The first five measures are the same as before, but in measure fourteen, the melody stays up on C there, which enabled me to use an A-flat major triad here, versus the previous F minor triad in first inversion. This is technically a bVI secondary subdominant harmony, but I actually thought of it as a subV7/V chord, only with no seventh (The harmony called a German Augmented Sixth by the old classical theorists). In fact, I wanted the seventh in there, but it was not technically executable with any acceptable level of ease. The resulting parallelisms are just like what Mozart sometimes did in those "side slips" he is famous for (Though, he used them most often to affect direct modulations). In any event, I really like the effect.
Measure's fifteen and sixteen are my figuration solution for the end of the section, and they are not exactly easy to execute, but they sound very excellent when I pull them off perfectly. The second half of sixteen was a dominant seventh in the original because of the F-natural in the melody, but I made it a V(m7m9) for added impact.
The B section begins at seventeen, and I got to imply a G-sharp passing diminished seventh seventh at the end of eighteen. I say implied because the minor third is missing, but the ear fills that in. Getting from the end of eighteen to the beginning of nineteen, where there is a 4-3 suspension resolution, is actually quite difficult to pull off smoothly, but the musical result is worth the effort, IMO.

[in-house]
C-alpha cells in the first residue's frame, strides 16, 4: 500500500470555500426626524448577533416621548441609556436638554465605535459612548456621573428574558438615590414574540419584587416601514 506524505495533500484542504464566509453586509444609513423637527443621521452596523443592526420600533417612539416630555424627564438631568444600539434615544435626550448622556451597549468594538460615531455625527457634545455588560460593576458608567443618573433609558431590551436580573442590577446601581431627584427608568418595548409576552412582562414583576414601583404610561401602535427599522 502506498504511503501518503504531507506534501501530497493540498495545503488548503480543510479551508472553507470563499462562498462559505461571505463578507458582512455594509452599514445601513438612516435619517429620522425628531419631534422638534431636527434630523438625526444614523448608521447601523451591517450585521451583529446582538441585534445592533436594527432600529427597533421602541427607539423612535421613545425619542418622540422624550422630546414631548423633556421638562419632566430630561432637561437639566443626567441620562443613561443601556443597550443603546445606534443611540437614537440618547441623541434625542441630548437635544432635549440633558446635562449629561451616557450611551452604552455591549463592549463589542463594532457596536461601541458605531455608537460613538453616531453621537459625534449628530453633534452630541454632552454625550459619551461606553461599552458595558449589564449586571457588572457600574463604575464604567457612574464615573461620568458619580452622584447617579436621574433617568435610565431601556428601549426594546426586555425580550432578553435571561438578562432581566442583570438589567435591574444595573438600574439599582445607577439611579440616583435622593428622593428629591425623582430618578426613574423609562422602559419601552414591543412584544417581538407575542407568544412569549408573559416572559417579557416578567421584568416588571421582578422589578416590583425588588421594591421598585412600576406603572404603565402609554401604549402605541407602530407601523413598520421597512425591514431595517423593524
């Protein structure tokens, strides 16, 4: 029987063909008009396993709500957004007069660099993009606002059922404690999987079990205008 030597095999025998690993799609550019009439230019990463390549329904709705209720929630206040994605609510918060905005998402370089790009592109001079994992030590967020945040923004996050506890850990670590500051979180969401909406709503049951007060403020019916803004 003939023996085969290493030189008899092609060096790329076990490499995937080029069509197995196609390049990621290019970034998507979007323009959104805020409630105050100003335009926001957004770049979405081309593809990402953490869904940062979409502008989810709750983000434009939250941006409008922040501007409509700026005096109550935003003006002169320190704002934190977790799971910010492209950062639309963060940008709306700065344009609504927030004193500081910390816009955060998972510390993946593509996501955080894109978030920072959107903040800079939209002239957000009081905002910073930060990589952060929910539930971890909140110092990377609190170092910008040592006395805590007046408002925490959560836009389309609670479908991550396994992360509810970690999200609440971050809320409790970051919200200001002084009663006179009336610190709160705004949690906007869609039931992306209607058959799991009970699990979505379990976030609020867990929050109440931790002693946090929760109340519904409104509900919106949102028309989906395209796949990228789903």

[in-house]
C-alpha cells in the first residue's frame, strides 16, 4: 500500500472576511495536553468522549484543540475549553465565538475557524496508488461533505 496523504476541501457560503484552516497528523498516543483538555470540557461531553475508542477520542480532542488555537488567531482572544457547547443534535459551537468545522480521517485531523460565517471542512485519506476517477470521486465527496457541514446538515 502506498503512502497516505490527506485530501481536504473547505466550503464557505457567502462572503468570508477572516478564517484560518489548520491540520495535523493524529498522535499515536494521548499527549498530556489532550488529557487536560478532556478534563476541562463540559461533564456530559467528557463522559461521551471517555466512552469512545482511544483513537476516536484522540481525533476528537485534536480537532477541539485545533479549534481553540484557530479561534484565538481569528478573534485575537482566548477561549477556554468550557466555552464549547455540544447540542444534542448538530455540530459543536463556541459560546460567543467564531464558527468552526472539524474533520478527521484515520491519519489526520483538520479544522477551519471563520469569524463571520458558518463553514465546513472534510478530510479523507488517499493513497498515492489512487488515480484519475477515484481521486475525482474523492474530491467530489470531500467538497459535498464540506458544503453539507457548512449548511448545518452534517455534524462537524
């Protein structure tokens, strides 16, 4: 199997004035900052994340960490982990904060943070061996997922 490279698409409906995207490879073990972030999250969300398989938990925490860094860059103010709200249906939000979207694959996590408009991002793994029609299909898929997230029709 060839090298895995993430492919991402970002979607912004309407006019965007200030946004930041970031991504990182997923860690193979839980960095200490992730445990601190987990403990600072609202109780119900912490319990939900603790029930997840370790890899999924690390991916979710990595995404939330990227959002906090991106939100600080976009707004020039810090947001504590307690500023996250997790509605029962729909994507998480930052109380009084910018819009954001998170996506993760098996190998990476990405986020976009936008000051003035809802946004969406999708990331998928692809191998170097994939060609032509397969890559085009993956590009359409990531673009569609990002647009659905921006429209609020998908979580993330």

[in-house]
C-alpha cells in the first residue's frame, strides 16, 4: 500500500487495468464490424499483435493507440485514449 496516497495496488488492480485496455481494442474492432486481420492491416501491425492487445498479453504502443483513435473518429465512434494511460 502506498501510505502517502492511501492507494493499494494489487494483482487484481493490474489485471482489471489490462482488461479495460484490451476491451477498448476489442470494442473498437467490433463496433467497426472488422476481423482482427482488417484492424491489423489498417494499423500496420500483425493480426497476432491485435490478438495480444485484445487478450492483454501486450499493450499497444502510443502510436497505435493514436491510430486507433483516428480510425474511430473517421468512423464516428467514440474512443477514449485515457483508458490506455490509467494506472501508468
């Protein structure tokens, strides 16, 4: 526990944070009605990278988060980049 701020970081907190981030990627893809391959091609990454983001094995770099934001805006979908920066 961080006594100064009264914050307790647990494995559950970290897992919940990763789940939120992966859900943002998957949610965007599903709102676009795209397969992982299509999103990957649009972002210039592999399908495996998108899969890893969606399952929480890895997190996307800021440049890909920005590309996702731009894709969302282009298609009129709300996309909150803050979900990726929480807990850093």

With the melody so low in twenty and twenty-one, I had to include the melody notes in the figuration, but I really love the rumbly result with the compass so low there. I got another implied passing G-sharp fully diminished sonority in at the end of twenty-one, despite the low range, and I think it sounds really cool like that.
You'll notice that there are no position indicators in the piece, and that's because the G in the melody at the end of twenty-two is the highest note in the piece: So much of it is in open position, that I decided not to put any in.
Like many film themes, the form is just A, A', B and then into the bridge, because time is not a luxury a composer usually has during the opening credits. We modulate from C to F here, it seems, but the bridge is really just a common-for-film-music-of-the-period Lydian-based multi-modal lick (I may have just used up my daily allotment of hyphens). The progression from twenty-five into twenty-six is just IV, V, IV in the home key, and then the end of twenty-six is an E-flat major triad, which is the secondary subdominant that lives at bIII. It was this section that gave me the idea for the A-flat triad I used earlier. If you are a fan of old 40's and 50's era swahsbuckler films, you hear licks like this all the time in those film scores when ships are pictured crossing the sea. I guess because of growing up with that, I find this evocative of that sort of film. LOL!
In the original piano part, all of these triads are voice-lead completely parallel, which is just idiomatic of this sort of writing. The guitar ends at E-natural, however, so I had to make the E-flat major triad a first inversion. I actually like this solution better than the original, because it creates an F, G, F, G ostinato, which I find even more evocative.
At the end of thirty-two is the D.C., and starting in thirty-three is the brief codetta I wrote to wind the piece down.
So, just like jazz cats can make a jazzy arrangement by swinging a piece out and adding secondary chords with parallel voice leading, classical guys can "Mozartize" pieces that are amenable to the process by using secondary harmonies with more traditional voice leading (Though the bridge here is admittedly idiomatic to 20th century film score writing, and not the classical era).
I debuted this a few months back, and audiences love it.